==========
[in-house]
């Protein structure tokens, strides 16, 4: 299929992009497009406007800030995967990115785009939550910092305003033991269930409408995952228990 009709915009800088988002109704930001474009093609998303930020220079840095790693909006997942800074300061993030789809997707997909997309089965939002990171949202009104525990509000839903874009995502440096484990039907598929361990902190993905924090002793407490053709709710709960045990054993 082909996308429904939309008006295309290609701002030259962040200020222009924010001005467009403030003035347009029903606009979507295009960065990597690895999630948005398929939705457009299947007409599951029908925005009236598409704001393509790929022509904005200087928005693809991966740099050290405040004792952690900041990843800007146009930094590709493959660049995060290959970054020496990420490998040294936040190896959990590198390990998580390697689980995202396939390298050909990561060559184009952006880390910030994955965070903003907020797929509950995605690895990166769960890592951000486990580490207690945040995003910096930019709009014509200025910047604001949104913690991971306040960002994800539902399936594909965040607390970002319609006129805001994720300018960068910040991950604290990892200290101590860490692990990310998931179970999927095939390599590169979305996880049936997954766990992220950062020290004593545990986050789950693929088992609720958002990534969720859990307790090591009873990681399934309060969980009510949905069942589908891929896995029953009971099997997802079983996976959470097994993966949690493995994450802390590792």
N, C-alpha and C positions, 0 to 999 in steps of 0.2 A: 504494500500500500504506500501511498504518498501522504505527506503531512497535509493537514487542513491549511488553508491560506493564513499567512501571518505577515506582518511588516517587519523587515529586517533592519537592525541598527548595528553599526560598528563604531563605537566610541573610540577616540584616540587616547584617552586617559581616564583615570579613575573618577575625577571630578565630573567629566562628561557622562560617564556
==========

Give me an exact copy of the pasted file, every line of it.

[in-house]
């Protein structure tokens, strides 16, 4: 299929992009497009406007800030995967990115785009939550910092305003033991269930409408995952228990 009709915009800088988002109704930001474009093609998303930020220079840095790693909006997942800074300061993030789809997707997909997309089965939002990171949202009104525990509000839903874009995502440096484990039907598929361990902190993905924090002793407490053709709710709960045990054993 082909996308429904939309008006295309290609701002030259962040200020222009924010001005467009403030003035347009029903606009979507295009960065990597690895999630948005398929939705457009299947007409599951029908925005009236598409704001393509790929022509904005200087928005693809991966740099050290405040004792952690900041990843800007146009930094590709493959660049995060290959970054020496990420490998040294936040190896959990590198390990998580390697689980995202396939390298050909990561060559184009952006880390910030994955965070903003907020797929509950995605690895990166769960890592951000486990580490207690945040995003910096930019709009014509200025910047604001949104913690991971306040960002994800539902399936594909965040607390970002319609006129805001994720300018960068910040991950604290990892200290101590860490692990990310998931179970999927095939390599590169979305996880049936997954766990992220950062020290004593545990986050789950693929088992609720958002990534969720859990307790090591009873990681399934309060969980009510949905069942589908891929896995029953009971099997997802079983996976959470097994993966949690493995994450802390590792």
N, C-alpha and C positions, 0 to 999 in steps of 0.2 A: 504494500500500500504506500501511498504518498501522504505527506503531512497535509493537514487542513491549511488553508491560506493564513499567512501571518505577515506582518511588516517587519523587515529586517533592519537592525541598527548595528553599526560598528563604531563605537566610541573610540577616540584616540587616547584617552586617559581616564583615570579613575573618577575625577571630578565630573567629566562628561557622562560617564556